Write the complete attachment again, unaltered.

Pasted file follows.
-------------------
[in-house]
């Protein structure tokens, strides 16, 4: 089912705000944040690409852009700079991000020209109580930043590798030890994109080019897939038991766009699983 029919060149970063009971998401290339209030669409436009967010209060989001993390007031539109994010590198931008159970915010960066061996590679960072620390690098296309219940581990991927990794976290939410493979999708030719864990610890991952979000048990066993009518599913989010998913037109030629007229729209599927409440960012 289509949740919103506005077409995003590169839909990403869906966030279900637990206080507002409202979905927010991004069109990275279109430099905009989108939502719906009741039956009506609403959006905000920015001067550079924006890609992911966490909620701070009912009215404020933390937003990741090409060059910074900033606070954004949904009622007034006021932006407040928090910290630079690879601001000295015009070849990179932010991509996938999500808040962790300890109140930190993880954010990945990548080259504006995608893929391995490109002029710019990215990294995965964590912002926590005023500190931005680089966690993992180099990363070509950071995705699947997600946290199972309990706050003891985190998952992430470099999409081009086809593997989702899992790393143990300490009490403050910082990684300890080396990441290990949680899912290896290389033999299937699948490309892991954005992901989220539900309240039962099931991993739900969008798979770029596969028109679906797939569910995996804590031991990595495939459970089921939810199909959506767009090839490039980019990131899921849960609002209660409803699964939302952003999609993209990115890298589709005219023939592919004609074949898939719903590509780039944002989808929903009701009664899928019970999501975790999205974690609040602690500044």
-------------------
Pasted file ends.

[in-house]
């Protein structure tokens, strides 16, 4: 089912705000944040690409852009700079991000020209109580930043590798030890994109080019897939038991766009699983 029919060149970063009971998401290339209030669409436009967010209060989001993390007031539109994010590198931008159970915010960066061996590679960072620390690098296309219940581990991927990794976290939410493979999708030719864990610890991952979000048990066993009518599913989010998913037109030629007229729209599927409440960012 289509949740919103506005077409995003590169839909990403869906966030279900637990206080507002409202979905927010991004069109990275279109430099905009989108939502719906009741039956009506609403959006905000920015001067550079924006890609992911966490909620701070009912009215404020933390937003990741090409060059910074900033606070954004949904009622007034006021932006407040928090910290630079690879601001000295015009070849990179932010991509996938999500808040962790300890109140930190993880954010990945990548080259504006995608893929391995490109002029710019990215990294995965964590912002926590005023500190931005680089966690993992180099990363070509950071995705699947997600946290199972309990706050003891985190998952992430470099999409081009086809593997989702899992790393143990300490009490403050910082990684300890080396990441290990949680899912290896290389033999299937699948490309892991954005992901989220539900309240039962099931991993739900969008798979770029596969028109679906797939569910995996804590031991990595495939459970089921939810199909959506767009090839490039980019990131899921849960609002209660409803699964939302952003999609993209990115890298589709005219023939592919004609074949898939719903590509780039944002989808929903009701009664899928019970999501975790999205974690609040602690500044």